Students who’ve taken part in previous summer internship programmes run by Te Pūnaha Matatini have expressed a high level of satisfaction with their experiences. Indeed, the 10-week paid internship programme provides an excellent opportunity for students to hone their data analytics skills while working for organisations in a real-world setting.

A total of 21 undergraduate and postgraduate university students from around New Zealand were selected for our 2017-18 programme. Divided into teams, the interns were placed on a wide range of projects working for various organisations, including Iwi, government and private firms based in either Auckland or Wellington.

There were some exciting new opportunities. One team, for instance, were placed on a project with Dragonfly Data Science and Te Hiku Media based in Wellington. Their internship involved work related to Te Hiku’s Kōrero Māori project, developing language tools that will enable speech recognition and natural language processing of te reo Māori. This requires the collection of more than 100,000 sentences and 250 hours of Māori language corpus. Once complete, it aims to provide these language tools to the Māori ICT industry.

Interns share their thoughts and details of their work

One of the student interns on this project was William Asiata, a BSc Mathematics graduate from the University of Canterbury and a current Master of Information Technology student at the University of Auckland.

“As a result of the internship I was able to generate a corpus of all te reo Māori spoken in Parliament which will be included in the greater corpus used to train the digital natural language processor language model,” said William. “As an interesting by-product we also produced some statistics about the historical usage of te reo in Parliament. I had the opportunity to learn and practice the Python and R programming languages and exercise data processing skills.

“I believe that it was a great opportunity for an inexperienced student to sharpen one’s skill set, to clarify future career goals, and to gain direct insight into the ICT and data science industries through practical work experience on meaningful, high-impact projects and the chance to learn directly from working professionals,” he added.

Another team worked on a project supporting research by Kate Hannah, Te Pūnaha Matatini’s Executive Manager, into the historical representation of women in science.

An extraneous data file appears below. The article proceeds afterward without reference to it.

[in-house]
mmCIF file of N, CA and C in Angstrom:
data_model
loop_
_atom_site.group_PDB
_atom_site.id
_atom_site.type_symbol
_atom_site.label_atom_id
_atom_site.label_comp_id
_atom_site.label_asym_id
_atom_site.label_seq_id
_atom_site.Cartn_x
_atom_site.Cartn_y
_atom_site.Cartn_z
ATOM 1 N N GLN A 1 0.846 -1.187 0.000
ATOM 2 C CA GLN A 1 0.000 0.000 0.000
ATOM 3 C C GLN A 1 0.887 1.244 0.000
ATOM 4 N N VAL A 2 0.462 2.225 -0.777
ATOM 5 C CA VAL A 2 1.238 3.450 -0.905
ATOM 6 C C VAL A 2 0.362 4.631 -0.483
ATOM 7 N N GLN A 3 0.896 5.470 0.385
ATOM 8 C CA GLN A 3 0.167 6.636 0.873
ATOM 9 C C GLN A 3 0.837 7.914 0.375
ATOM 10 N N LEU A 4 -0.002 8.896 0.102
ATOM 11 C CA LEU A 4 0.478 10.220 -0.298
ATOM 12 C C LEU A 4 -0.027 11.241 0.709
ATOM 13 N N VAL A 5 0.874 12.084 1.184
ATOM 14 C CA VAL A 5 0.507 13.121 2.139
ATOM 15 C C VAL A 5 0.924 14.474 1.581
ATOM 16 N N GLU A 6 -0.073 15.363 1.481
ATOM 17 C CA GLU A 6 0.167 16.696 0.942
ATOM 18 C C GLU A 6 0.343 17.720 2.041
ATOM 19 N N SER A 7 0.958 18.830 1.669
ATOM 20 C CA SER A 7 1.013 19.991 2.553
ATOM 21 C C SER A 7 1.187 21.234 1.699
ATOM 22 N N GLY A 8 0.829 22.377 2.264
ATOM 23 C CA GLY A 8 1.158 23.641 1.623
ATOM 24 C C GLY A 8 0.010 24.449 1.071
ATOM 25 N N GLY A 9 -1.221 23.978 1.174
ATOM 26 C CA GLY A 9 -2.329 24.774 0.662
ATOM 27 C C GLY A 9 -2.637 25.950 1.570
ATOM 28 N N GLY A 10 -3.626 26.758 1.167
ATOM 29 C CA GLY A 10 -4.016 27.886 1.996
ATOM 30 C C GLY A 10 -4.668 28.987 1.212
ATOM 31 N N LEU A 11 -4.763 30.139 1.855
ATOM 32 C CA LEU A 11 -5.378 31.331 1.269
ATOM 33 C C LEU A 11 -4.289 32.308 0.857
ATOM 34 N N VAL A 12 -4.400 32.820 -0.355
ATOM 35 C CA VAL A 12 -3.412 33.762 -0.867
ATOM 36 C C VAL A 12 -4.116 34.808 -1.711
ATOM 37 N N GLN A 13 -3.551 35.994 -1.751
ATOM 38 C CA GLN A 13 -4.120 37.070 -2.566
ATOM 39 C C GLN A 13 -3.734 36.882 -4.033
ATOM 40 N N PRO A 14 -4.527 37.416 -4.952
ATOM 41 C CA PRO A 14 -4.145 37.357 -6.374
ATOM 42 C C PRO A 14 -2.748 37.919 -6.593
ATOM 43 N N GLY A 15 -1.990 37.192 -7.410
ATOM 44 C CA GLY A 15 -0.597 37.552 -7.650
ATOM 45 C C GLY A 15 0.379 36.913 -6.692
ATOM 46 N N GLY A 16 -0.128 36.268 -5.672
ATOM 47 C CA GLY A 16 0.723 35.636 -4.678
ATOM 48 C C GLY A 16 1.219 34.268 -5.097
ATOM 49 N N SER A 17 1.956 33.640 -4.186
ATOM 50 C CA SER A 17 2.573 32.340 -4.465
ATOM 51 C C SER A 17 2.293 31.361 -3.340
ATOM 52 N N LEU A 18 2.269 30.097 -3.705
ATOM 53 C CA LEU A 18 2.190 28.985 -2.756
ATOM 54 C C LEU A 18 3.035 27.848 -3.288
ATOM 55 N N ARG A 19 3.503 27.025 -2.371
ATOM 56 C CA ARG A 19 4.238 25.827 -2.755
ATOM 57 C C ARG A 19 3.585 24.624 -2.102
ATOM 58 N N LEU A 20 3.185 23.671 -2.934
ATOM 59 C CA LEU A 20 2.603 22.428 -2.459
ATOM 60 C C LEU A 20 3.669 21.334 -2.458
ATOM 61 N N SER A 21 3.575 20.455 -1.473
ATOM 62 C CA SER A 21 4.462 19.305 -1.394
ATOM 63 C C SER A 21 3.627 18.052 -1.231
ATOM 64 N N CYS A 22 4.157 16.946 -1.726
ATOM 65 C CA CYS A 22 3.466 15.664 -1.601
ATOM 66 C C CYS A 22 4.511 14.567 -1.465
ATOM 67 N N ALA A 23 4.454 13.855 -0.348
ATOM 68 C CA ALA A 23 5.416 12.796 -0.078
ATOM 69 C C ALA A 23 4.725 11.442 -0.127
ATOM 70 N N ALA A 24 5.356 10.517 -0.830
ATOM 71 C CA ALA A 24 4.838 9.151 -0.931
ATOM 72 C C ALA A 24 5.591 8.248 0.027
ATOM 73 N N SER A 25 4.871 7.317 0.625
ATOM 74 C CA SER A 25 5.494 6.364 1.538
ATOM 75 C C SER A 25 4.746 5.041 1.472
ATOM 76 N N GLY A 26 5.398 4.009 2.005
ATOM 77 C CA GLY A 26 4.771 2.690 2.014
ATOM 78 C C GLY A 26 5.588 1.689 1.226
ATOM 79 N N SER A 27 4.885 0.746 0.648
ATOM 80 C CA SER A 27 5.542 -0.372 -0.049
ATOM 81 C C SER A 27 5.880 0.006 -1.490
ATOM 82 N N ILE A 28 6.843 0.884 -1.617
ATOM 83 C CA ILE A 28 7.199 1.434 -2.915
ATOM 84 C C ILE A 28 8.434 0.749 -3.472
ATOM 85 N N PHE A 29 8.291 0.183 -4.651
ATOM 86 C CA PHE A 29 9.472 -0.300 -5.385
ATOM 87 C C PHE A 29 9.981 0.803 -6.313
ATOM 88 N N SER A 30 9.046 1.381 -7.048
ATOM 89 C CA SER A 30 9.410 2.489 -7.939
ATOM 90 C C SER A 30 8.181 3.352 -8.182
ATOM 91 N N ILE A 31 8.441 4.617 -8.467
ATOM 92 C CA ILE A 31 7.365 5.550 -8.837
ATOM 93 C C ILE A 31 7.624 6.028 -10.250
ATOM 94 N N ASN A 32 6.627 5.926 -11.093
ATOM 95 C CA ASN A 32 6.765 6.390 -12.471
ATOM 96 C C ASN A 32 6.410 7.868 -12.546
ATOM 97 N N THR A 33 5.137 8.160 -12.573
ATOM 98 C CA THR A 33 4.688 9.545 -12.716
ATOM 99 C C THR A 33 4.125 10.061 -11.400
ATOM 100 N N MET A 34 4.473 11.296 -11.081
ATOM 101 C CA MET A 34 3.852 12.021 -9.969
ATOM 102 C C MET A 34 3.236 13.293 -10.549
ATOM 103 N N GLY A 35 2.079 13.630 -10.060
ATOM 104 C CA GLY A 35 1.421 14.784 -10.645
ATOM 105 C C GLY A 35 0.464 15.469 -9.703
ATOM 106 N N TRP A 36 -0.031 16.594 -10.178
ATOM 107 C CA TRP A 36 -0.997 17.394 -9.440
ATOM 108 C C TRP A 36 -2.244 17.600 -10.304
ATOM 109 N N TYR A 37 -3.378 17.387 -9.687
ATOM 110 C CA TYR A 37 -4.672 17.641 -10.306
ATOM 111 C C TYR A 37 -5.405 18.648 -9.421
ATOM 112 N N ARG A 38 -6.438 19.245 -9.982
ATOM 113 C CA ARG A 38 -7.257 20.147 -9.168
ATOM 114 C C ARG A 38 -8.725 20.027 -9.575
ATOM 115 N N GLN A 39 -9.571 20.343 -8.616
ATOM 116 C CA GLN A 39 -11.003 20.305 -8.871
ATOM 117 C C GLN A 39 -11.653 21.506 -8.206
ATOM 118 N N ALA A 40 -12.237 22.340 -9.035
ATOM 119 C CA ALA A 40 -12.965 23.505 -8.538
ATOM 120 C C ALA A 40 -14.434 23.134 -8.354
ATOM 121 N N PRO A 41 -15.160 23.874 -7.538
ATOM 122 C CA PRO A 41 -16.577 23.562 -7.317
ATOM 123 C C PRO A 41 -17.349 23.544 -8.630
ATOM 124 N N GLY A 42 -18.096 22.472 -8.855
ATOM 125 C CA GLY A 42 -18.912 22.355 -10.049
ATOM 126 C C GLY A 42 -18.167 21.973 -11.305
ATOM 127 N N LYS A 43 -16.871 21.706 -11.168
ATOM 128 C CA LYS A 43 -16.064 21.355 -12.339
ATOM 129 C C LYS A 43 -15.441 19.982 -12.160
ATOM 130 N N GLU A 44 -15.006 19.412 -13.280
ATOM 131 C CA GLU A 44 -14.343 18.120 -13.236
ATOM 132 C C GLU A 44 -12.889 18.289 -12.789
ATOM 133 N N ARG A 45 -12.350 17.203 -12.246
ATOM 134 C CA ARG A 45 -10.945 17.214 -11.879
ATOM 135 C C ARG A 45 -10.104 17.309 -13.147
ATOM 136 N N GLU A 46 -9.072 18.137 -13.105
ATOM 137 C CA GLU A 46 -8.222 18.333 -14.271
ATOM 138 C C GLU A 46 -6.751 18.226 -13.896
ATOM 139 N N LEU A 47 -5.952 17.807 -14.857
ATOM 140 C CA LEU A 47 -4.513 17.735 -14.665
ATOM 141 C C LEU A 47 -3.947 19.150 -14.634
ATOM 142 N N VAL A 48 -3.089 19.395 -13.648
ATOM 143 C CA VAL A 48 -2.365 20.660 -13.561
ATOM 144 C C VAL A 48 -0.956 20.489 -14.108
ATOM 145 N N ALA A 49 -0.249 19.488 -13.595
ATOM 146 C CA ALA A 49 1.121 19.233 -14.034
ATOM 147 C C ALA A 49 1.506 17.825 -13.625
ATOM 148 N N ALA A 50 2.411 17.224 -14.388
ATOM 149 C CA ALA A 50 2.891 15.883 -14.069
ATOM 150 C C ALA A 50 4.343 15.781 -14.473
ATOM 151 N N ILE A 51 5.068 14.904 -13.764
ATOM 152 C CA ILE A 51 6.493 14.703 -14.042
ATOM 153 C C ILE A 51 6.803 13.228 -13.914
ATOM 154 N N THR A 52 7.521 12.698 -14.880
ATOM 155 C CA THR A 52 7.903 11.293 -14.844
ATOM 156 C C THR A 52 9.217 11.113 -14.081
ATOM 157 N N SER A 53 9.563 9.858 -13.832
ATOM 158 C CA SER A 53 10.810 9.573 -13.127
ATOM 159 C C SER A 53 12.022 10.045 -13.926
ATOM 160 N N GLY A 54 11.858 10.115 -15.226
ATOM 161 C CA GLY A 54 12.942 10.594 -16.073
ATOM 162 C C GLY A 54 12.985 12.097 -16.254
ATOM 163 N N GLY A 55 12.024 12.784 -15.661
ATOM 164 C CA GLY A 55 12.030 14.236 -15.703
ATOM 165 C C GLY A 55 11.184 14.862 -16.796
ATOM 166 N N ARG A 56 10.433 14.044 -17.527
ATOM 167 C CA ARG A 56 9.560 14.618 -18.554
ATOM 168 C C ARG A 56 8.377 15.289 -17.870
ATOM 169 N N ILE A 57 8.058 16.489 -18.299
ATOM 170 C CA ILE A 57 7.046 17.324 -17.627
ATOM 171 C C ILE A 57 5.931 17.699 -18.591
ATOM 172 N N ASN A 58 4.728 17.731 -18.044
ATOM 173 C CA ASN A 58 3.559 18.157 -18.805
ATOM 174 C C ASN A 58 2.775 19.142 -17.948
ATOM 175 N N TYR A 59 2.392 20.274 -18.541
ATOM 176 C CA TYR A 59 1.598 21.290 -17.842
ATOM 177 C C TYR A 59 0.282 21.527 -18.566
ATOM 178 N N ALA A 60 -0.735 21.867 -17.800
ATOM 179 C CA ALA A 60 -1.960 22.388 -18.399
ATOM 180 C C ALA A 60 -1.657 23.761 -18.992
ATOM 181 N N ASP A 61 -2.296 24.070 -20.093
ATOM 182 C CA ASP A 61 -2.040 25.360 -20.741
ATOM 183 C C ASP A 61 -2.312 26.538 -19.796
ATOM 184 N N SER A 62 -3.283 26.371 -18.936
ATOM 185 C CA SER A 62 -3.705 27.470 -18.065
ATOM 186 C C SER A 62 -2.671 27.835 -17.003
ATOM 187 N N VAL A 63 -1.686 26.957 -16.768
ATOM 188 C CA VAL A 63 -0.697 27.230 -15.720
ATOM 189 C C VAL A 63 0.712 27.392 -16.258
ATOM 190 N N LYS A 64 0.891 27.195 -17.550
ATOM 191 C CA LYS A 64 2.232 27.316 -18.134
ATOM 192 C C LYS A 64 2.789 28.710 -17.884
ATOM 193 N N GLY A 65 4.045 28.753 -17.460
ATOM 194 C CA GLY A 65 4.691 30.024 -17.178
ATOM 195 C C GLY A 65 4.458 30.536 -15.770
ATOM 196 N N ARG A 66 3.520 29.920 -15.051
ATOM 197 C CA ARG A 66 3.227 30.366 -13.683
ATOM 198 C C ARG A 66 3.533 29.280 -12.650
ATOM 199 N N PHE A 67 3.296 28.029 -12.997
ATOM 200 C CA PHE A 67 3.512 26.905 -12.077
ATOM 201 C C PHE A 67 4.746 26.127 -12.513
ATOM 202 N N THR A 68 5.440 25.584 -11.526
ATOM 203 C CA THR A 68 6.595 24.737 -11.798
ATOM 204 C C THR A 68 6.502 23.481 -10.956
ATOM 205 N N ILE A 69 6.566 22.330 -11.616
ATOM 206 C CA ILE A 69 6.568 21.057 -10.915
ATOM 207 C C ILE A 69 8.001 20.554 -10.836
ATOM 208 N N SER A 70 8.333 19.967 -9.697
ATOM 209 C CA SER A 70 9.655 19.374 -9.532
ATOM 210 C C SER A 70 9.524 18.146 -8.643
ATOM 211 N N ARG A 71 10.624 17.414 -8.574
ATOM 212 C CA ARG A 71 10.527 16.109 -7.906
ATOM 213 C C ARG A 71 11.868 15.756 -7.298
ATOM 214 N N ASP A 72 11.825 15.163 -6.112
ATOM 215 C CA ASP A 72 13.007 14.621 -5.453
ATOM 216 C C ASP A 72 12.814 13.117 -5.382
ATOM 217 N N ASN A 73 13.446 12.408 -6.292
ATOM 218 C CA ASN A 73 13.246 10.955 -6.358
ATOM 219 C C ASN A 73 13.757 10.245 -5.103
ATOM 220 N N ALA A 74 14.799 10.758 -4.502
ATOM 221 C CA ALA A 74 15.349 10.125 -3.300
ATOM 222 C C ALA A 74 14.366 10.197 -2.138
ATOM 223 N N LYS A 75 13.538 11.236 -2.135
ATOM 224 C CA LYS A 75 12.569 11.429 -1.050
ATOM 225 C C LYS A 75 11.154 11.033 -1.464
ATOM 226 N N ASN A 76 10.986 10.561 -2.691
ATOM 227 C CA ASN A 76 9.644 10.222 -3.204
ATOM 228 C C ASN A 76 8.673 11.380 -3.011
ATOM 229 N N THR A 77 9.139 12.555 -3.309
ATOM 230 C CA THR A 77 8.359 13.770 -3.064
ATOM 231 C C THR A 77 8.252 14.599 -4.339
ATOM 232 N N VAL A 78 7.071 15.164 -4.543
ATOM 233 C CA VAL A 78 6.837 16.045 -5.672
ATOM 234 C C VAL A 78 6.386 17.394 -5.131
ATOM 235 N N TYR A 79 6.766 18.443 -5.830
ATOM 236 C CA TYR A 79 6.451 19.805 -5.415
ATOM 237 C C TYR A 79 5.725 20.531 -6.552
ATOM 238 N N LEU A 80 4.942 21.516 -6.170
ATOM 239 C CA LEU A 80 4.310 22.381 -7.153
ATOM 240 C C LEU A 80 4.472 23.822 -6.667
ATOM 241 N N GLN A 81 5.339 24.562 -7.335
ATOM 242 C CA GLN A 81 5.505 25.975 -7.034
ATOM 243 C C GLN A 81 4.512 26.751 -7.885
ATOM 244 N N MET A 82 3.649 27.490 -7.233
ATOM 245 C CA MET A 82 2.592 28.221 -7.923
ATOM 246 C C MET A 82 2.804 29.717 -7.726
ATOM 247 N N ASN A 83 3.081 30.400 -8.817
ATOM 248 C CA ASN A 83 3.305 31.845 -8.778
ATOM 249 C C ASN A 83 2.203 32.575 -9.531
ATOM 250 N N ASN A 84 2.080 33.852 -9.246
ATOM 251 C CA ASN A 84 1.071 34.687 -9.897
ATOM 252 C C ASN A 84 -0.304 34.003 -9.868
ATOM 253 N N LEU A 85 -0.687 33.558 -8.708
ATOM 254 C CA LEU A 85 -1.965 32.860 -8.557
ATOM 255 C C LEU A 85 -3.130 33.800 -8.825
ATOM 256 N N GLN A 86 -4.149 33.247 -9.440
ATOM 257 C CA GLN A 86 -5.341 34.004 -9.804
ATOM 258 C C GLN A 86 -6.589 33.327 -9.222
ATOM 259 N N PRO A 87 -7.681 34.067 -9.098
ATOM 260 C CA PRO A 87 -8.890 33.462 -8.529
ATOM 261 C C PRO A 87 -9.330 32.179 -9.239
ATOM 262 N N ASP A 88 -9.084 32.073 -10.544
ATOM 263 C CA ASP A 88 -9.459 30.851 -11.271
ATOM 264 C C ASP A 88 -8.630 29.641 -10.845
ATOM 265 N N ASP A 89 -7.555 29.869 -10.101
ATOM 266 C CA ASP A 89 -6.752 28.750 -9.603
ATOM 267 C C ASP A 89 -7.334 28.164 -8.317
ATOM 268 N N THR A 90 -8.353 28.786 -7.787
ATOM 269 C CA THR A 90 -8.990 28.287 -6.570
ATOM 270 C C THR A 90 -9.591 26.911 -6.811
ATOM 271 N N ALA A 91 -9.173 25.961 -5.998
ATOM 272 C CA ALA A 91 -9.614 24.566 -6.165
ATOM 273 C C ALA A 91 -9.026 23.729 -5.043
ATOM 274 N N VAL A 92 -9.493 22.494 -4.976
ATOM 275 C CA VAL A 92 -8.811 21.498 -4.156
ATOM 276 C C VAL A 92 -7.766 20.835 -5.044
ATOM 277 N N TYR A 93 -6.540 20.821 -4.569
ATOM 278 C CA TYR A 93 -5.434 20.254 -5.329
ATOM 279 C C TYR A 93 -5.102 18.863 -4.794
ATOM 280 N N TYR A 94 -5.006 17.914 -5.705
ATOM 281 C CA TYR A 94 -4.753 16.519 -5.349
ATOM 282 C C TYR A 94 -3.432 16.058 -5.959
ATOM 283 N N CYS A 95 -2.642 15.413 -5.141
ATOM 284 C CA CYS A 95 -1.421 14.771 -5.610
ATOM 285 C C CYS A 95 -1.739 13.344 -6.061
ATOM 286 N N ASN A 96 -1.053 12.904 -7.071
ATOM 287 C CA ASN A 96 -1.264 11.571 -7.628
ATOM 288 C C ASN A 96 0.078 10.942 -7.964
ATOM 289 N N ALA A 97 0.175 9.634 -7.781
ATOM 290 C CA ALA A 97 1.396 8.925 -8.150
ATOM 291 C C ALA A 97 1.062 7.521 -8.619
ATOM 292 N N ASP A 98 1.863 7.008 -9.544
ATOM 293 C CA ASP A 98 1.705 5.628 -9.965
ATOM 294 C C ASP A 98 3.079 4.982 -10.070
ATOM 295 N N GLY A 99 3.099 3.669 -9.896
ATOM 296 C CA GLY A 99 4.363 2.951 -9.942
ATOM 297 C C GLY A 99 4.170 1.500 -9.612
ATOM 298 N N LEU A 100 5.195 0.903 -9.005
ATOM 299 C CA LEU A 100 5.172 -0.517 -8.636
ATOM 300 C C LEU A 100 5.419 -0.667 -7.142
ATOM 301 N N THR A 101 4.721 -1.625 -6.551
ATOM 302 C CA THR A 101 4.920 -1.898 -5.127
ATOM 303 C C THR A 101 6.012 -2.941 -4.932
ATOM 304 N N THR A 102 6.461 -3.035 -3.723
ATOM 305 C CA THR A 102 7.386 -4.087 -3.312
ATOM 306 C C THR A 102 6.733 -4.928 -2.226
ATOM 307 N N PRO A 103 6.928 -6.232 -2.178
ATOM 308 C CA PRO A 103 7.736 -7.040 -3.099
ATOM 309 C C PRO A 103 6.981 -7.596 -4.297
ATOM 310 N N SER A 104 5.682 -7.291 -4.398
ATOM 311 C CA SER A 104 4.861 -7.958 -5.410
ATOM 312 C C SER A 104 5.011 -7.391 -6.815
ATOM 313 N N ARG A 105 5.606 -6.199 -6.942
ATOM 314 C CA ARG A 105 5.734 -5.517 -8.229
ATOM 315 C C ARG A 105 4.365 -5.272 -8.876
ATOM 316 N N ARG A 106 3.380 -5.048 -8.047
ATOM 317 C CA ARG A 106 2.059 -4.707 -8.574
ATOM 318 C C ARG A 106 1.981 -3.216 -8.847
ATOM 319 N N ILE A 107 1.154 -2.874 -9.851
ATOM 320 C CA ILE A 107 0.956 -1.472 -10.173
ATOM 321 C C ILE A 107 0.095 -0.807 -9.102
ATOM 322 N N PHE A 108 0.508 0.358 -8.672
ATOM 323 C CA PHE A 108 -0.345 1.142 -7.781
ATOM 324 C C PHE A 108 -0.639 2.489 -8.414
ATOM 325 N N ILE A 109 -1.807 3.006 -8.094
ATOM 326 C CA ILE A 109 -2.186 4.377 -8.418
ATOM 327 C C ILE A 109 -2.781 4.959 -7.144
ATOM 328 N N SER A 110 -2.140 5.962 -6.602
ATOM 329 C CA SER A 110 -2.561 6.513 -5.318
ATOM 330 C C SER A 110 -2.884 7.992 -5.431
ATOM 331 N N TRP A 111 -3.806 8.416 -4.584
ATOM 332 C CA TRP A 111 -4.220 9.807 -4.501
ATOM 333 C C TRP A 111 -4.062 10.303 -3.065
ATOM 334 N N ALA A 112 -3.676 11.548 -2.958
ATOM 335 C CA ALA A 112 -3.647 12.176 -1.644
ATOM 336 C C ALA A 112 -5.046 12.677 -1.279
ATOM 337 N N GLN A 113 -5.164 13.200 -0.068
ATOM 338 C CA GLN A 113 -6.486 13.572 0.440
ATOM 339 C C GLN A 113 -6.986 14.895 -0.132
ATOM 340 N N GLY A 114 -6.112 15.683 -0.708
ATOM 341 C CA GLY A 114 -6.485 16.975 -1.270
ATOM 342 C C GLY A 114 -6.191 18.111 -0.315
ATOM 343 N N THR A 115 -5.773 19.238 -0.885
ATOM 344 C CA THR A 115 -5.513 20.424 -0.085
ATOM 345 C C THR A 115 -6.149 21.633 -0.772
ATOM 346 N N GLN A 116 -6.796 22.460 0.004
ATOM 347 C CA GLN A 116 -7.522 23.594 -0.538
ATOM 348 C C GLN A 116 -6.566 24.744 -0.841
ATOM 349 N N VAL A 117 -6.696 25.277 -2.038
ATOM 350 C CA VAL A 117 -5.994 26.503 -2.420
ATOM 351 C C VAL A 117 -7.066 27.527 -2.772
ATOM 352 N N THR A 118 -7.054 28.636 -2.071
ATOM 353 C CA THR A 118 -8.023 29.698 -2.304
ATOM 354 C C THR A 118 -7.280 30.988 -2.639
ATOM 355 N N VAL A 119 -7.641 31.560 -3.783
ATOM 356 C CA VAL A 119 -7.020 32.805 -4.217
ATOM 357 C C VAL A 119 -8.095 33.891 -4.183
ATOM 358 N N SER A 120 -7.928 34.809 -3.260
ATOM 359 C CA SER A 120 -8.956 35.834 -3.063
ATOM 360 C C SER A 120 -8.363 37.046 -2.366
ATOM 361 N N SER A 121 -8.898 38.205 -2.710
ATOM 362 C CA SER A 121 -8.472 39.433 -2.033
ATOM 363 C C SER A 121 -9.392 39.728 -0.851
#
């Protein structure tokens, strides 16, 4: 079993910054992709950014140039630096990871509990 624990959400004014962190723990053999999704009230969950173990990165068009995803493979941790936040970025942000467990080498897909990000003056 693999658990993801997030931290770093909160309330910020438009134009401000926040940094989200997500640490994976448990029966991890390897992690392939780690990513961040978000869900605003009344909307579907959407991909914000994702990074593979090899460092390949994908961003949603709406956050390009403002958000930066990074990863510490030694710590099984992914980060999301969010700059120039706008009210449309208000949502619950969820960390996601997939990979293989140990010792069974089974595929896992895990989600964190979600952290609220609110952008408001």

Emma Vitz, a statistics and psychology graduate from Victoria University of Wellington assigned to this project, researched an algorithm that classifies people by gender according to their first name, and blogged about the ethical pitfalls of such an approach. Emma also began research into networks underlying science collaboration in New Zealand. “I particularly enjoyed using both R and Python in the internship, and collaborating with researchers and other interns from Te Pūnaha Matatini,” said Emma.

Also on the team was Beth Rust, a BA (Hons) history graduate from Victoria University of Wellington, who conducted a literature review of the background and achievements of women in science.

“Women are everywhere in science,” said Beth. I noticed a few trends: a lot of early women scientists tended to be in botany – then later women dominated home science – now they are everywhere. I’ve also learnt a lot these past ten weeks, not just in terms of the history of science but also in a more general sense,” she added. “I’m very grateful for the experience and everything it’s taught me.”

Te Pūnaha Matatini Whanau member Stephen Merry, who is pursuing a PhD in mathematics at the University of Canterbury, also took part in the internship programme working with the Social Investment Agency in Wellington.

“I worked on two projects,” said Stephen. “The first investigated the scope of data held inside and outside of the Integrated Data Infrastructure, and the second examined how people’s use of health services is affected by the services’ accessibility. This internship gave me the opportunity to work in a different environment, and I felt a genuine sense of purpose completing the projects,” he added. “My colleagues in the Social Investment Agency were enormously helpful and understanding throughout, and the experience overall is something I would recommend to anyone interested.”

Following the programme, interns were invited to blog about their work for the Te Pūnaha Matatini website and these articles resulted in very positive feedback on Twitter – with even some New Zealand parliamentarians chiming in!